I haven't tried one, so I have no idea how well they work... I gave up and moved my saw outside..
mac
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Hi, Harbor Frieght has the same item for $5. It works great. item # 45794 http://www.harborfreight.com/cpi/ctaf/displayitem.taf?function=Search
Dan

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dan cordes wrote:

Looks promising, however, the picture looks like the bag is at least 20" in height, but according to the specs, it's only 13 1/4". I bet that would fill up fast.
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"...not a valid item".
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Hi All,
Sorry about that all. try going to HF home page http://www.harborfreight.com/ and then search for item #45794.
Dan

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On Sat, 05 Apr 2008 20:22:12 -0800, mac davis

One day I was in the lab complaining about the fact that the cardboard box I slid under my Delta contractors saw to collect the chips was so hard to slide out because of the leg tie bars. Light bulb lit up in one of the new product team engineer's head and in a couple of weeks he developed a bag that had a wireframe top. Included were a couple of sheet metal angles that were screwed to the bottom of the stand top plate. I took the prototype home to test it.
It worked like a charm, caught about 95% of the chips and dust, and could be emptied in a few seconds just by sliding it out of the angle pieces, dumping and sliding back in.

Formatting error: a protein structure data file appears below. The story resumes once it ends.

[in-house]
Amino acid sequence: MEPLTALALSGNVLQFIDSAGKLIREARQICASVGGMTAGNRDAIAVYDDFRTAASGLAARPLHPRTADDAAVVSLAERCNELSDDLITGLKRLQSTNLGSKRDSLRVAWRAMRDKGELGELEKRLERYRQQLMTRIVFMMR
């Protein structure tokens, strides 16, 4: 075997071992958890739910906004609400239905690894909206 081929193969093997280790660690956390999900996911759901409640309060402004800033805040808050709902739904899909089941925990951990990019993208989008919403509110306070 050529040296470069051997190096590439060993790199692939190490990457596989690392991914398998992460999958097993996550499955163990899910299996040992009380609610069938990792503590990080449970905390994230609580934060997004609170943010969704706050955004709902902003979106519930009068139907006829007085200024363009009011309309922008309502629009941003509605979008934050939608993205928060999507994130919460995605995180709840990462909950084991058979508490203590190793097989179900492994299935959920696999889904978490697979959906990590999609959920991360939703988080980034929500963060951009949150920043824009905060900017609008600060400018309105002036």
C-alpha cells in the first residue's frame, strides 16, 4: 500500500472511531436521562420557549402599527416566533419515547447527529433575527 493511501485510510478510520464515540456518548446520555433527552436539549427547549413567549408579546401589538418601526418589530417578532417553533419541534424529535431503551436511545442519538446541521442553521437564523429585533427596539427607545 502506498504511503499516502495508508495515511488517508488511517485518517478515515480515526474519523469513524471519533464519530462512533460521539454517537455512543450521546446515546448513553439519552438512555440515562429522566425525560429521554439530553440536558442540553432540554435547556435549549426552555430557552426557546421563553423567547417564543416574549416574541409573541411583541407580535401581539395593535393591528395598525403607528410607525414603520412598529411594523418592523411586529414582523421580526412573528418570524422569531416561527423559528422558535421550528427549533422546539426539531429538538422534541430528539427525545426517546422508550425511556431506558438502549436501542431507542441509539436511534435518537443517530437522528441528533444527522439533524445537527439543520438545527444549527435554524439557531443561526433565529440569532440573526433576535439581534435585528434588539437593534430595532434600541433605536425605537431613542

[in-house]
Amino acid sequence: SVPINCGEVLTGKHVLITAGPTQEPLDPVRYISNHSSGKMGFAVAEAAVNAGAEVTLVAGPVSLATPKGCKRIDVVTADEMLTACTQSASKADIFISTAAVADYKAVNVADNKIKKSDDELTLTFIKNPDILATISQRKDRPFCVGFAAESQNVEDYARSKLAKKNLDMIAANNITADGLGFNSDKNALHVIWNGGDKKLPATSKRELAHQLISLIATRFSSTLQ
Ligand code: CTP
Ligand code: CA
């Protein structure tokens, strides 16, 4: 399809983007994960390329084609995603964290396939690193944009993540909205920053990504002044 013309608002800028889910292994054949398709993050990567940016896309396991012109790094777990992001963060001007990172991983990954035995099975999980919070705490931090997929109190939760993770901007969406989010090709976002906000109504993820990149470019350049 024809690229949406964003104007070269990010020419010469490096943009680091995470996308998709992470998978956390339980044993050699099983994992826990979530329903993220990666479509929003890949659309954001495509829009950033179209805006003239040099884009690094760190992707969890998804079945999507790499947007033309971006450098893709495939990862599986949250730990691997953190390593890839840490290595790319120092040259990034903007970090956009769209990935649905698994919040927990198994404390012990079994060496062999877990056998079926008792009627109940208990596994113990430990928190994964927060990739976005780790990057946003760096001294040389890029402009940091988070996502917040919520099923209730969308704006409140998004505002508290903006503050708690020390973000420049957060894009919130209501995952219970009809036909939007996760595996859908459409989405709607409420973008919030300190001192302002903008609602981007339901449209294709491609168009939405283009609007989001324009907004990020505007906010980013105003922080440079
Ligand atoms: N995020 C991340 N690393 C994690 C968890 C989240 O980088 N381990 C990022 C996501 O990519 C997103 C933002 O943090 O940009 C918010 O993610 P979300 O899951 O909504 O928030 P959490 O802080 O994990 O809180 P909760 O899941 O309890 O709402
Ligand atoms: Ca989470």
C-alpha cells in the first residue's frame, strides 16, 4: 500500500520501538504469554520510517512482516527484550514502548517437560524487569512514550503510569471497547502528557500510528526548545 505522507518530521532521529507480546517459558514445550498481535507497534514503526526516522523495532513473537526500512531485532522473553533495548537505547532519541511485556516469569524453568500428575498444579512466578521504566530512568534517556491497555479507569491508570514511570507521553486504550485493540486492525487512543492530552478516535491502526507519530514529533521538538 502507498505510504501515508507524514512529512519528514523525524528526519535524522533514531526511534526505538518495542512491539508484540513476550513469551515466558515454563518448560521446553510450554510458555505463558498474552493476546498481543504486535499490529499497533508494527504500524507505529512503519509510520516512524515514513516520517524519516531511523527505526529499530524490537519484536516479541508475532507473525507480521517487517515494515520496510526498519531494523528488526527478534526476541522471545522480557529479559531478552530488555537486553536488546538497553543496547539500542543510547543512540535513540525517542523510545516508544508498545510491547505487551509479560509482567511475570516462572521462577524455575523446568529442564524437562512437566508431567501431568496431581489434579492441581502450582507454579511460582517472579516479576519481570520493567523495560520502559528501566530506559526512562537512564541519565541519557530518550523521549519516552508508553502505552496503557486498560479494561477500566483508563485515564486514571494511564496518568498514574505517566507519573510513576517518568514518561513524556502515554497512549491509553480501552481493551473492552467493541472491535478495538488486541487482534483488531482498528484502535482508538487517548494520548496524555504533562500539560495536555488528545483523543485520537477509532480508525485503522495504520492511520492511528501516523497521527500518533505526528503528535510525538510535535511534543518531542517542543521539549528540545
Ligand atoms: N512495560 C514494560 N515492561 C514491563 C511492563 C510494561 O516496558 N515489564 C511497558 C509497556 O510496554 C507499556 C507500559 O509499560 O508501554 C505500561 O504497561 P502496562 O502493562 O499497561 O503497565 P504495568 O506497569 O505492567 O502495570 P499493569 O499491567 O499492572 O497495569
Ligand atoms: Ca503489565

Went on the market for $29.00. Hardly sold any. Discontinued by now I believe, or at any rate didn't fit the next generation stand.
That bag, and the drop down rear extension for contractor saw, also about 29 bucks (I prototype tested that one too) were two of the best accessories for a contractor saw I ever used. Neither sold well.
Since then I've seen all kinds of bags onthe market with snaps and other attachment methods, none that are even close to that original for ease of dumping. But, I guess they are selling because they continue to be offered.
Go figure.
Frank

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On Apr 5, 2:13 pm, "dan" <> wrote:

wearing a dust mask regardless of weather or not you manage to attach your shop vac successfully. Likely it will catch a lot of the dust produced but certainly no where near all of it. What is doesn't catch is often the smallest particles that will be end up in your lungs. You may already be aware of that but just in case your not it's generally agreed that a good dust respirator is required whenever using your saw or other fine dust producing equipment.
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Mike in Arkansas wrote:

Very good point! I use a respirator mask - but then I have Asthma so it's really critical for me.
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dan wrote:

I bought a rubber roof vent made for 3 - 4" PVC pipe from Home Depot ($5). Cut a hole to fit under your blade and screw it in, Hook up some 3" PVC pipe with a Fernco reducer to fit your vacuum hose and your in business. You can see pictures of what I did here:
http://www.flickr.com/photos/23915904@N04/2273891089/in/set-72157603932038342/
With a contractors saw, which I have, you will want to make a cover for the back of the saw unless you have one of the 100 horsepower diesel engine dust collectors:-)
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Jack
http://jbstein.com
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Jack Stein wrote:

Wow! Quite the setup. I ordered one of those collector bags. If this does not work, I'll give your solution a try. Thanks!